Smile Politely

Making HERstory at the Y

The University YMCA’s Art @ the Y program began in fall 2010 as a way to get the Champaign-Urbana area to engage in, among other topics: social justice, faith, cultural and international understanding, as well as environmental activism. 

CJ McCarrick, an MFA candidate in Sculpture at the University of Illinois, contributed to this mission with “HERstory,” her first solo exhibition. HERstory uses spiritual feminism to emphasize similarities between different cultures and religions, specifically through images of the Virgin Mary and how they influence women in influential ways throughout the global community.

“The work stems out of my practice,” McCarrick told me. “I make work about this kind of subject matter, and that really fit well because…that space is about…community and inclusion.”

An opening reception for McCarrick’s series was held on Friday, February 27. Ann Rasmus, coordinator of Art @ the Y called the vent “ a large gathering…and a steady stream of visitors since.”

“The exhibition has been received very well,” said Rasmus. “The work is new and exciting, and people seem really interested.”

“The Y is a really great place to show art,” said McCarrick. “I think the broadness (of ‘HERstory’) reflects this community because… the University pulls in people from all different places and all different ideas, and people that go to the Y are coming from so many different backgrounds. It’s such a space of general acceptance and openness and welcome…so I don’t want the work to be exclusive.”

Although McCarrick, a feminist, has not worked closely with spiritual feminism before, she has worked with religion in many of her past works. “I have feminist interests, and my work has been about religion and interconnectivity with religion. I work with pointing out flaws and positives and making aware, through the work, the complexities—the way that these things are really complex in how they’re intersected and how they bleed out into our culture and our society.”

Spiritual feminism is something of the past, according to McCarrick. The “HERstory” screen-prints of the Virgin Mary were inspired by specific feminist readings that focused on “the great cosmic mother” and McCarrick’s reaction to them, which was “This is absurd!” But, as McCarrick explains, “it’s so absurd because I haven’t seen it yet. I haven’t read about it yet, and it’s not present in contemporary feminism.”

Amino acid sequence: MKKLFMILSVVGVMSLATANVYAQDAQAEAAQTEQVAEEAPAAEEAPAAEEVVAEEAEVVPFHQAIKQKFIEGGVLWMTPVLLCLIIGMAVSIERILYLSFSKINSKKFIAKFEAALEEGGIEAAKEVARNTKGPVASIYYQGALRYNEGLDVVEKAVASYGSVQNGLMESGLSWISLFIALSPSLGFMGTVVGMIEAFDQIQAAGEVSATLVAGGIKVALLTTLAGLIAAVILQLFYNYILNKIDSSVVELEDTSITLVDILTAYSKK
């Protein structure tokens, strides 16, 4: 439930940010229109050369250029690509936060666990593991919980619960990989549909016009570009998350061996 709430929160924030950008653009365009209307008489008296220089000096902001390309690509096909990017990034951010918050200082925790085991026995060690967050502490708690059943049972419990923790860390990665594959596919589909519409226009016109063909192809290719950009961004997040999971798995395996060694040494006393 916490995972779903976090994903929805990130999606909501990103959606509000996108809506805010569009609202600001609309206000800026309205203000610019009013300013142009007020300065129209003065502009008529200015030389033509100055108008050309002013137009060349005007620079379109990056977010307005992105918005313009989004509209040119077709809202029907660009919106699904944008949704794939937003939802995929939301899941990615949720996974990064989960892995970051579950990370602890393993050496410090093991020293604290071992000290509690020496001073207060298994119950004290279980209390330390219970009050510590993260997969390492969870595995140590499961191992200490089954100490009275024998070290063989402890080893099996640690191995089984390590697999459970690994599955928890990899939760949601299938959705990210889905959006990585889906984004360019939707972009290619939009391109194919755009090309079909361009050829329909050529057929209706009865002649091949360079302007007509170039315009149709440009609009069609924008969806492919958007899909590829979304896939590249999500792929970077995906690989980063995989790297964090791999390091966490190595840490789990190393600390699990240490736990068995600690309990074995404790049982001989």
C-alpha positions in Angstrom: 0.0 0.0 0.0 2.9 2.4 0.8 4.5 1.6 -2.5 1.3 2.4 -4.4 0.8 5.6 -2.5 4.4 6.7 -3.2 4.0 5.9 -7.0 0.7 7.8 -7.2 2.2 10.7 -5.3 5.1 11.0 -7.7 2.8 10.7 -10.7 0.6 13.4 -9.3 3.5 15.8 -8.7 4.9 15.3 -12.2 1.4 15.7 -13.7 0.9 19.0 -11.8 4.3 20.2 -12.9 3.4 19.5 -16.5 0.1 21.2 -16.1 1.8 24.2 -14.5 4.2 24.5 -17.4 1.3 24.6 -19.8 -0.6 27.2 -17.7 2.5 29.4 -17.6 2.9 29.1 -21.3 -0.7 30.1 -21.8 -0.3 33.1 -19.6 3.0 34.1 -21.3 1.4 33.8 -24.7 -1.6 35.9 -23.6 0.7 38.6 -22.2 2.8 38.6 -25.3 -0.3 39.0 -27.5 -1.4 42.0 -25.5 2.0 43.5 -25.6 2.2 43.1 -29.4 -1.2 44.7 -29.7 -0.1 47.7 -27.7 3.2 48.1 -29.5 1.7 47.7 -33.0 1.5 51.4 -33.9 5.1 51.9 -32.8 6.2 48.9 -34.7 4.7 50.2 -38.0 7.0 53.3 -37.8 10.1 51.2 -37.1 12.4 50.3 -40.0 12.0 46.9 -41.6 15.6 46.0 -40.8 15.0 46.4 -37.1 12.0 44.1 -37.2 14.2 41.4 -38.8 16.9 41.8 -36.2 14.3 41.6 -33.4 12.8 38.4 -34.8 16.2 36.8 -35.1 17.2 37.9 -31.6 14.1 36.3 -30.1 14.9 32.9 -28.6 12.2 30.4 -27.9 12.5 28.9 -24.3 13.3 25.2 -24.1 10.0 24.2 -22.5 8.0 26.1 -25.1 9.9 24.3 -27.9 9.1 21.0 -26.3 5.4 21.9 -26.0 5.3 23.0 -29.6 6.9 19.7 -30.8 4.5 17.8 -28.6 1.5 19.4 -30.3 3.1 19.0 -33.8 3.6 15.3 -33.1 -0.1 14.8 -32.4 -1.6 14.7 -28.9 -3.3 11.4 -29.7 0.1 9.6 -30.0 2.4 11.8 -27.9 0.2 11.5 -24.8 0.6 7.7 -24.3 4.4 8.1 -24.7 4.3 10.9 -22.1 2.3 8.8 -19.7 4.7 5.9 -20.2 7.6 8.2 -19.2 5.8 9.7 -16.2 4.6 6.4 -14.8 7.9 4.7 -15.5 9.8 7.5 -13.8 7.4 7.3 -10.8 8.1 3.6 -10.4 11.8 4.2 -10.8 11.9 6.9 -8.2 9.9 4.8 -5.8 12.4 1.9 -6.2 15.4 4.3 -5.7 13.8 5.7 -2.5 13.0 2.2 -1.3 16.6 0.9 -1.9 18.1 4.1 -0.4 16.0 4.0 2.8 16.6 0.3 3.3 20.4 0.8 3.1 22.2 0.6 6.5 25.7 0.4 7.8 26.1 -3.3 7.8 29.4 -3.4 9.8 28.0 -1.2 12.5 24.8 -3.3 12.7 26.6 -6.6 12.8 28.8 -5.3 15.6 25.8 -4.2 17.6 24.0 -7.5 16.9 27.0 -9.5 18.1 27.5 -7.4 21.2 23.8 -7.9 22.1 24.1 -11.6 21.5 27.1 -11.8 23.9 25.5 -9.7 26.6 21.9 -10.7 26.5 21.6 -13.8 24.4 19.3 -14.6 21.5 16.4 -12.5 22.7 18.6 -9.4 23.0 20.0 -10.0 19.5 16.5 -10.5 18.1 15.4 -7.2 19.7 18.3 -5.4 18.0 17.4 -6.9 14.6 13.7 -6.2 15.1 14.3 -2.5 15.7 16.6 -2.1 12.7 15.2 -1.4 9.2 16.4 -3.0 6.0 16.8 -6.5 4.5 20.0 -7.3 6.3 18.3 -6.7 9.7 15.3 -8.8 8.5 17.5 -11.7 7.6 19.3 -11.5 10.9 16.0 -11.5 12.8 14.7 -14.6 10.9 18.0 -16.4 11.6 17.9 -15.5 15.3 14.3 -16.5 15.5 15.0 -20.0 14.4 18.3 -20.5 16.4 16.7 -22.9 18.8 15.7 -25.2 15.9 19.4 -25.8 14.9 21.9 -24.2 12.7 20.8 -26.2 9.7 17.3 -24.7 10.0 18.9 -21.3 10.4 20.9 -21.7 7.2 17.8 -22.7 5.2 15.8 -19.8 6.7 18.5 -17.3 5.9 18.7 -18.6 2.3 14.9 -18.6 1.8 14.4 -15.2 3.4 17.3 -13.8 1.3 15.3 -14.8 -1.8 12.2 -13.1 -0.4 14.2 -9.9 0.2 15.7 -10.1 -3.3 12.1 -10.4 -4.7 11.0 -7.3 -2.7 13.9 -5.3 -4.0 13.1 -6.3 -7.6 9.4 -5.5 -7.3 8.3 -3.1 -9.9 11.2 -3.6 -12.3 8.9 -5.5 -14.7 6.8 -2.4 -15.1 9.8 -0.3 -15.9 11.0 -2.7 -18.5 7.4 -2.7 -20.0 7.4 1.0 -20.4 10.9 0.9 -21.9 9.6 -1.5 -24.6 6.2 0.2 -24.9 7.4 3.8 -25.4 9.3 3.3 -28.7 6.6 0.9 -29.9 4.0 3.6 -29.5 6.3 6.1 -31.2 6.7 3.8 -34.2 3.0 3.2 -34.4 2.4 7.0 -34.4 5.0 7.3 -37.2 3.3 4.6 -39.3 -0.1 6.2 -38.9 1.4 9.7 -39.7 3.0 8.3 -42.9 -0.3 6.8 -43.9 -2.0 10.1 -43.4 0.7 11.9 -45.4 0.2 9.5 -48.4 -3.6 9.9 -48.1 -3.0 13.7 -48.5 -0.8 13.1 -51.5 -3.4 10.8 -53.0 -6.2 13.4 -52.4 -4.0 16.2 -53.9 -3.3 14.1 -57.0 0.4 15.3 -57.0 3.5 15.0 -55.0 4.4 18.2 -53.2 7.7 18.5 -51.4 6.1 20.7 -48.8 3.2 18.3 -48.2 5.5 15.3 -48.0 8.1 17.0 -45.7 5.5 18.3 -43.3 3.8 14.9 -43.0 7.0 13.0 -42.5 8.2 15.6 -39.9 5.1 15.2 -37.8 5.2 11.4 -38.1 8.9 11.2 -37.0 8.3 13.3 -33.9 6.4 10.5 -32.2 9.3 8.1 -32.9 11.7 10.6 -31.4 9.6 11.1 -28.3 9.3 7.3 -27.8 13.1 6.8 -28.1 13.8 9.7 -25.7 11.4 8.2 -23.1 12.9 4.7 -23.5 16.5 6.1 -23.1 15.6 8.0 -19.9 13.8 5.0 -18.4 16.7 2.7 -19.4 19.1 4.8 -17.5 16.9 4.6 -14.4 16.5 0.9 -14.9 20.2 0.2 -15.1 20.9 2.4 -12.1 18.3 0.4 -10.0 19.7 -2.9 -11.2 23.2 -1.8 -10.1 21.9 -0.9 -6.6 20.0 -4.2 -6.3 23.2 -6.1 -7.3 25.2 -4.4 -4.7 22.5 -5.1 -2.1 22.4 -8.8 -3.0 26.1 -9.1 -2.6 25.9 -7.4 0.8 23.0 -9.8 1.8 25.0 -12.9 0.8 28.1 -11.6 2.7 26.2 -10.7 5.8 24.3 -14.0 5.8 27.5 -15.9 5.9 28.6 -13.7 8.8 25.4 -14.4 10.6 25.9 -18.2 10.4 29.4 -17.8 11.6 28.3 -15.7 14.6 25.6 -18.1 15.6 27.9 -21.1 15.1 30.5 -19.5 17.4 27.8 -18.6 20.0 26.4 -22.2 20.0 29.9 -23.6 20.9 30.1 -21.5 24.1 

Perhaps this is because the field wants to be taken more seriously, but McCarrick asks, “Do we want that to be the way it is? Or do we need to be…maybe a little bit more spiritual or a little more emotional about it?”

Here’s where I interject, saying that I had never heard about spiritual feminism. “Right?!” McCarrick exclaims. “But you think about…hippies. They’re spiritual, getting back to these quote-unquote roots of the mother and the earth, so I wanted to pull that out again and reference that in the way that I depicted one of the last female icons that the big religions around the world have.”

McCarrick’s work is usually three-dimensional, with sculptures and installations; “HERstory,” however, is based on photo-copy and screen-print art. “Screen printing has this connection in dispersing information, which brings it back to ’80s feminism and subway pamphlets…dispersing information quickly and cheaply.”

“HERstory” is meant to “pose questions and pose ideas, like, ‘Why are contemporary religious groups or practices…so exclusionary to women when we have this broad history, broad time, and broad cultural examples of women as idols or as goddess or as spirit or saint? Why is it so limited now?’” As McCarrick points out, the “Big 3” religions (Christianity, Judaism, and Islam) “are very exclusionary, and you also see a lot of sexism stemming from that. In the case of the Virgin, she’s inactive. Things are done upon her: she is chosen, she is impregnated, she is the mother of someone who does something, so she loses her authority.”

“I was raised Catholic,” she continued. “I am no longer a Catholic. I just felt frustrated, I felt misrepresented…and I felt disempowered, and I found that really problematic.”

“I fully imagine that the Mary that existed years and years and years ago was a ranking member in her community and was an active member in her communities, participated with other women and maybe even, to some extent, participated in a local economy in some way to support the family, to support the people she loved, just like women do all over the world now,” McCarrick said.

The visual simplicity and intellectual and cultural broadness of “HERstory” really has the power to spark much conversation about religion and feminism.

“Nobody’s talking about it,” McCarrick said. “Even when my work is about it, people are very timid because they don’t want to sound like a religious crazy person. They don’t want to sound like the people that they hear…that are saying things they don’t like to hear. There seems to be this weird lack of religiousness in the Democratic Party: ‘We don’t want to be that, we want to be the opposite of that, so that means don’t talk about it.’”

McCarrick is also currently featured in a show in Ann Arbor called “Re-imaging Gender.” More of her work can be found on her website

The University Y is located at 1001 S. Wright St. in Champaign. “HERstory,” can be found inside the Murphy Gallery now until Friday, April 10. Gallery hours are Mondays through Thursdays from 9 a.m. to 9 p.m. and Fridays from 9 a.m. to 5 p.m. The exhibition, as any Art @ the Y exhibition, is free and open to the public.

Pictures provided by the University Y.

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